The dawn of the new age, a new era in music has begun. A lot of young talented artists are making waves and surging forward in the music scene of today. Mizraab is one of them. Having formed in 1999 the band have put together a stinger of an album which in their view is not meant for the masses but a certain segment, a segment of music listeners who have a feel for music.
Mizraab has been around for sometime now. Initially the band formed with Faraz on guitars and vocals, Khalid on bass and Akhtar Qayyum on percussions and lyrics in 1997. The band managed to record an album but the album, in Faraz's view, wasn't exactly the sort he wanted to put out. "The album was good but I felt strongly about re-doing it. Not revamping but re-doing it. I had no idea that Akthar would go out and release it, which he did. The album was called 'Panchi.' It had about nine songs on it. It did well but I wasn't expecting the album to hit the market," said Faraz. Faraz and Akhtar parted ways from there because of musical differences. "Akhtar had his own ideas and wanted to branch out so we decided to disband," Faraz explains the reasons of their split.
From there Faraz began working on a solo project. He put together a couple of songs and in the summer of 1999 he went to Lahore to record his project at Digital Fidelity Studios. For one reason or another studio sessions were not possible so Faraz decided to head back to Karachi. Six months later he went back to Lahore but this time the intention was to start afresh. That shocked everyone at the studio because they felt the material was good. But after Faraz unleashed his new work, all notions of keeping the old one were silenced. "It totally blew me away," says Jamie who was working at Mekaal Hassan's Studio at that time. It was sometime around the year 2000 when Faraz recorded and released "An Abstract Point of View" on Gnarly Geezer - an American based record label owned by well-known guitar player Alan Holdsworth. The album got rave reviews from musicians all over the world hailing Faraz as a great guitar find from Asia.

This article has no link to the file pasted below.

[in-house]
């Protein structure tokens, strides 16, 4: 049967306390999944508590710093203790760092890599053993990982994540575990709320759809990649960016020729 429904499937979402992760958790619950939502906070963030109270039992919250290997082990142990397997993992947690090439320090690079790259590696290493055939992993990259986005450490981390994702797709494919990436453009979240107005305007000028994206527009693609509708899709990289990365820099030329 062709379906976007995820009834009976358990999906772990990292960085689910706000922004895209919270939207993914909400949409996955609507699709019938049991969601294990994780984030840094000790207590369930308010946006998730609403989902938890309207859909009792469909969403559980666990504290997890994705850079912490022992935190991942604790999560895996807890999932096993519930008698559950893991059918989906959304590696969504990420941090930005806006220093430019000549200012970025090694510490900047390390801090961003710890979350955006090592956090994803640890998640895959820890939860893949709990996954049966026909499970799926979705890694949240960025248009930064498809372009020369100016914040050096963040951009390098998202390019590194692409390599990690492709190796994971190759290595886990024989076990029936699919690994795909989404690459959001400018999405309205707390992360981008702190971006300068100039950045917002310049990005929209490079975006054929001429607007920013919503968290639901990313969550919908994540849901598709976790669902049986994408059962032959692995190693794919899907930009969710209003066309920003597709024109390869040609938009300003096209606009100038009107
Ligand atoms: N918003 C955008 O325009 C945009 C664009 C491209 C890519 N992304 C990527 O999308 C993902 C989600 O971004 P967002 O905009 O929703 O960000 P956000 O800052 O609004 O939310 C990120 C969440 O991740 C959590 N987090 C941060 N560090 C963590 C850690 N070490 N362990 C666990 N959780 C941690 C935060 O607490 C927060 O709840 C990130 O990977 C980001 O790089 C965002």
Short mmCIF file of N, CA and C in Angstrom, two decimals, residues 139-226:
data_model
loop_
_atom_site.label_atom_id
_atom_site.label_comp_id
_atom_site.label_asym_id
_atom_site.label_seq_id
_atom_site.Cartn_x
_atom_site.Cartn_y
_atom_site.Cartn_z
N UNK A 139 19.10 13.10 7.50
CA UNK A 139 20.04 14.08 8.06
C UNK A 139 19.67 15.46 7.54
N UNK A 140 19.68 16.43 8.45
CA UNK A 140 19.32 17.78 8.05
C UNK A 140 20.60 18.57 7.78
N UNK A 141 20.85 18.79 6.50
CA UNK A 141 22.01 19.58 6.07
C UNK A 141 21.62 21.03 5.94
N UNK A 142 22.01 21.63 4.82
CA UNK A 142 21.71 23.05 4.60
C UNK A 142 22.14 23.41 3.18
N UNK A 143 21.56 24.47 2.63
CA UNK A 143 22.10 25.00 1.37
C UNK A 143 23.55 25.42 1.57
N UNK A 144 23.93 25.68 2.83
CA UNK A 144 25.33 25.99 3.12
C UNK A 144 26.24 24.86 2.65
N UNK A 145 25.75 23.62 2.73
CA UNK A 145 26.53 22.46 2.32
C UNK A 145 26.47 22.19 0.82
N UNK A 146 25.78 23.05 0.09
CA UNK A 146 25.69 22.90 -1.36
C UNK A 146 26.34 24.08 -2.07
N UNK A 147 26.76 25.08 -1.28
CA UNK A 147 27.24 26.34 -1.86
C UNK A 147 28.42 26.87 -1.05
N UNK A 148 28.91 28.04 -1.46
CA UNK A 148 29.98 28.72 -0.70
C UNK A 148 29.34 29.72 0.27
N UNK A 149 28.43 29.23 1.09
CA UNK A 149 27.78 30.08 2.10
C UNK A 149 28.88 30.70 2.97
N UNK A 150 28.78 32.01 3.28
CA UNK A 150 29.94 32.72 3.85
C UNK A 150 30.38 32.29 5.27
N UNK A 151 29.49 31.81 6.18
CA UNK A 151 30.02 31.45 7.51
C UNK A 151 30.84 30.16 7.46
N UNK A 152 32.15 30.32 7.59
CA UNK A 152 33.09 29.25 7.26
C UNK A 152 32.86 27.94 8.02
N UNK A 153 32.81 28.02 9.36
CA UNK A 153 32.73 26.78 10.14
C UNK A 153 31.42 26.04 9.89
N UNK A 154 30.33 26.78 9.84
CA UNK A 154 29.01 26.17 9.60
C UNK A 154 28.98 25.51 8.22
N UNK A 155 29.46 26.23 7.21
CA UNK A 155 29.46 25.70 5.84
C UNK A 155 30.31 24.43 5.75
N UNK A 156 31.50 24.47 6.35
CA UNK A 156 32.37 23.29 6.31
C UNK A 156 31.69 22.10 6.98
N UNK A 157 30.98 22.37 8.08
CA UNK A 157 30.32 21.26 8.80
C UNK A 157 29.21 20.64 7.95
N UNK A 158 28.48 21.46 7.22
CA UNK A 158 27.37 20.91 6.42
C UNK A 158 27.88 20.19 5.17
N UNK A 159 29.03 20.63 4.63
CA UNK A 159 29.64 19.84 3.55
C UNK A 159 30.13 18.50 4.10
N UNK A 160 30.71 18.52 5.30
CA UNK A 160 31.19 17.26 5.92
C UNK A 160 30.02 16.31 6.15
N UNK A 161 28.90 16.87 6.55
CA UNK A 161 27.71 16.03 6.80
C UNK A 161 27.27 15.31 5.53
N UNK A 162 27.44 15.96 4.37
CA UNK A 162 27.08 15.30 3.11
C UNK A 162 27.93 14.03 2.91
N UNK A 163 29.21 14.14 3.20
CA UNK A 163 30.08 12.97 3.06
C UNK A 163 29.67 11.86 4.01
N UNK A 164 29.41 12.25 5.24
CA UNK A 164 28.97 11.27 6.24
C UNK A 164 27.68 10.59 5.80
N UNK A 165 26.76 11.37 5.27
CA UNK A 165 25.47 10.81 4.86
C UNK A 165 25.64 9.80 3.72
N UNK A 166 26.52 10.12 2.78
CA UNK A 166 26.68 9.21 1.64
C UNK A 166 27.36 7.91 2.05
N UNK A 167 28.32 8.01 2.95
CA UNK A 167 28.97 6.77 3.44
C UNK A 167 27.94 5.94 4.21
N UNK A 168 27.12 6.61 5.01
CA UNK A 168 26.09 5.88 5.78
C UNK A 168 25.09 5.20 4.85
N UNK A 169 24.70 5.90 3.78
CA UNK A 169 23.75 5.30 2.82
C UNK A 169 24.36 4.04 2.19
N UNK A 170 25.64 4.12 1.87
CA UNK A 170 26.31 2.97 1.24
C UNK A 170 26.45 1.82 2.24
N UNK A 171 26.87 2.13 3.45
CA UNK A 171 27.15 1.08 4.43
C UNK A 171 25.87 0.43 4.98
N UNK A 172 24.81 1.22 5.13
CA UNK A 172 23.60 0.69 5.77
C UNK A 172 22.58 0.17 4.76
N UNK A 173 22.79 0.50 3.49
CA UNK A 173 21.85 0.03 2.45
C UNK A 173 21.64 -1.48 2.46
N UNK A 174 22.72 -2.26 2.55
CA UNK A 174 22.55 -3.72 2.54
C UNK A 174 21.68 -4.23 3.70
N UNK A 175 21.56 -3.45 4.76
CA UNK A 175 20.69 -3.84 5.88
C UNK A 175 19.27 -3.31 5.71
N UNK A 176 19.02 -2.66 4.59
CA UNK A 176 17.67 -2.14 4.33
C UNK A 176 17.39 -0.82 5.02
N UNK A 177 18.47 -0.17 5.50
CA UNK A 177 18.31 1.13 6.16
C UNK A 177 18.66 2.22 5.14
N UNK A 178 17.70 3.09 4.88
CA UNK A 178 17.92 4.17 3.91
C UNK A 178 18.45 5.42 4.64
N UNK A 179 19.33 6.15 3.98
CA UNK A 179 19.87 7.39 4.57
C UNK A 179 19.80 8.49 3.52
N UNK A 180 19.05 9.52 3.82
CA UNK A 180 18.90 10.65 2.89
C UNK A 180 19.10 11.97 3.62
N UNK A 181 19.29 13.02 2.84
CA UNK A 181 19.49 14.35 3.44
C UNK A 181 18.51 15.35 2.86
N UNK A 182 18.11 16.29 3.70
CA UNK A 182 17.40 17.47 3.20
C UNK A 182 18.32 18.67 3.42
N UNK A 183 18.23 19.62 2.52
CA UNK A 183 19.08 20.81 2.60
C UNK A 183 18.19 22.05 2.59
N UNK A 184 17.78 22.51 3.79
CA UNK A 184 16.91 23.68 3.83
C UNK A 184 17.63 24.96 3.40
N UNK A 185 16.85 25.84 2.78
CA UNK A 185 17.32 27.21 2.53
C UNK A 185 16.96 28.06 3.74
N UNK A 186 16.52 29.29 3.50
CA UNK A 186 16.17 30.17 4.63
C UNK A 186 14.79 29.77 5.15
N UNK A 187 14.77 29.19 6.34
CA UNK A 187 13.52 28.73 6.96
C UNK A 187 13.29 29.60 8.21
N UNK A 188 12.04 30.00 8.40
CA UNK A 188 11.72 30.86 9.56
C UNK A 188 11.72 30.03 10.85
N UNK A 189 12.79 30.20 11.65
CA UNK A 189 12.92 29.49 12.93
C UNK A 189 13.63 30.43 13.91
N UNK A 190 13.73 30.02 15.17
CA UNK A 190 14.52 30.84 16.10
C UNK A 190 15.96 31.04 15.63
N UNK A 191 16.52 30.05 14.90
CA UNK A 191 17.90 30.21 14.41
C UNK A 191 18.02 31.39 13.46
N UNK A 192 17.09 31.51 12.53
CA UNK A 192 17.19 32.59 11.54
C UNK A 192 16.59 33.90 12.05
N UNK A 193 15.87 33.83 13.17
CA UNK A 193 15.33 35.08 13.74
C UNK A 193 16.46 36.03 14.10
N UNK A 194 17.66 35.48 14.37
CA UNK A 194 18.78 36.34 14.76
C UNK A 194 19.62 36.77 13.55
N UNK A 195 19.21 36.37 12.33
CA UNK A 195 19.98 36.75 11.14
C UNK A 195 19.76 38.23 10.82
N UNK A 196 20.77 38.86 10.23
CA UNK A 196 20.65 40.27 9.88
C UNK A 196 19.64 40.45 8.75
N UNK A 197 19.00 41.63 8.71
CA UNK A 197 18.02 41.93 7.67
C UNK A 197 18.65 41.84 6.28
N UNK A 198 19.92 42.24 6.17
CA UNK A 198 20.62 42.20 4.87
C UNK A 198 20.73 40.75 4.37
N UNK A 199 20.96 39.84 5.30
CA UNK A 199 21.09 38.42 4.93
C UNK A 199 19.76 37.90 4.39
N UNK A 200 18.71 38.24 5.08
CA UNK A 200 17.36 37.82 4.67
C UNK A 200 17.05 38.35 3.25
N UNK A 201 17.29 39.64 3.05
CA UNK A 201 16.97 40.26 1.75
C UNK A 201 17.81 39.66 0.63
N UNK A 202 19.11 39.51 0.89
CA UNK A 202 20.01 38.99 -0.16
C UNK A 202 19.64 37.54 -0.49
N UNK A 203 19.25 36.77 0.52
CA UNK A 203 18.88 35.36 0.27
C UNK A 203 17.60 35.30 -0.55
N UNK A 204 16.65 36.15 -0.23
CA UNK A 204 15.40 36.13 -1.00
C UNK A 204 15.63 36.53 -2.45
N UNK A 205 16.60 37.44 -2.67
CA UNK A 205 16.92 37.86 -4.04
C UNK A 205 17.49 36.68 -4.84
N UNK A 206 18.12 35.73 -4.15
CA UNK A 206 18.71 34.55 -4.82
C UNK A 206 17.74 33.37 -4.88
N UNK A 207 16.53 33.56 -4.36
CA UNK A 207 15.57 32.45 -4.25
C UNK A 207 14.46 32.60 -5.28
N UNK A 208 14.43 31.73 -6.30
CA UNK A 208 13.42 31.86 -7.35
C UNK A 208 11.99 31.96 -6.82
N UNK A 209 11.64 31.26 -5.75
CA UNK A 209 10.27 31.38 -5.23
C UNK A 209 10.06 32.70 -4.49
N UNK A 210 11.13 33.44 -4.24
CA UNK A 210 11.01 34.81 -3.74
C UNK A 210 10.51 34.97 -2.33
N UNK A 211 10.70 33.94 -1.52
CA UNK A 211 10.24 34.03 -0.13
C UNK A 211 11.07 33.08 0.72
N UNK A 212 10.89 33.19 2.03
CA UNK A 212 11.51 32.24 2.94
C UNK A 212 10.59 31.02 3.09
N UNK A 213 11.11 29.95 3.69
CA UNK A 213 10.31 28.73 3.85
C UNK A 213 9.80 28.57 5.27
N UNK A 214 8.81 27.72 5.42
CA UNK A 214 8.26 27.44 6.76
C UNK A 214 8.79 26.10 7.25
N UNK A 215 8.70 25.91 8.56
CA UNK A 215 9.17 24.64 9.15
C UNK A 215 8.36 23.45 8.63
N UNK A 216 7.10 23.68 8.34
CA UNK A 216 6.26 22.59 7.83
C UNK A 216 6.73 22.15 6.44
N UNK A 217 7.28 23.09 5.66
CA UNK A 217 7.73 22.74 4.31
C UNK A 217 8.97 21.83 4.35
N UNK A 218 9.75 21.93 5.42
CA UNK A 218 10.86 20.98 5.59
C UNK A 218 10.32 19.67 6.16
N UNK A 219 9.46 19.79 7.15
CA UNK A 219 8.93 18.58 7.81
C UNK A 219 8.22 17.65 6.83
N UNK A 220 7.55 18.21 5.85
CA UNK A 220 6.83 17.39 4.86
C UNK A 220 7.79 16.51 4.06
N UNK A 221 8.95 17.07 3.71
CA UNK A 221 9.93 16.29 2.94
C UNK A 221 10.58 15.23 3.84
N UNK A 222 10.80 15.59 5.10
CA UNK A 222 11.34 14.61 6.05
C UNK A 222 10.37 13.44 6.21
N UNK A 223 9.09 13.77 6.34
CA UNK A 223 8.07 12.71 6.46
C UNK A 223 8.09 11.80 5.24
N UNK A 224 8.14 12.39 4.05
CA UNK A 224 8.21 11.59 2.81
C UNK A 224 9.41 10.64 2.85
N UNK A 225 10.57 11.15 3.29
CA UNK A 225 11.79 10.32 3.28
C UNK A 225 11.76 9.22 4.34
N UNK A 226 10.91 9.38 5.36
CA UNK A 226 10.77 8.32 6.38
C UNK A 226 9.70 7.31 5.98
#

Along with Jamie, Bass player Khalid Mustafa and Irfan Ahmed on drums, Mizraab the band came into being. "My friendship with Khalid and Irfan go way back. I used to play guitars in a band called Live Sketches. Immu (Fuzon) was also involved in that project and Khalid, believe it or not, was the singer at the time! It was around the year 1995 that Khalid decided to switch to bass and he picked up from there. Irfan and I go back like 11 years. The entire time he's been with me and we've been working together on one project or another," said Faraz. Irfan has played sessions for Junaid Jamshed, Hadiqa and Strings while Khalid has played for Najam and Circle to name a few.
Faraz's fascination with music began from a very young age. "I picked up guitar very early in life. As a kid I always knew I had it in me. Adnan Afaq was my teacher then. He taught me all about chords and scales. From there I picked up on instruction videos of Steve Moarse, Paul Gilbert, not to mention my biggest influence Alan Holdsworth." It's been a long tread since then. Broadening his range of work, Faraz has featured alongside a lot of artists every now and then including Baber Sheikh. "It was sometimes in 1995 when we were chilling at Tariq Road. Baber made me check out the demo of Dusk. He asked me for help so I told him why don't we get together and do this right," said Faraz. Ever since, Dusk has made four albums, the latest of which was released last year called "Hearts of Darkness."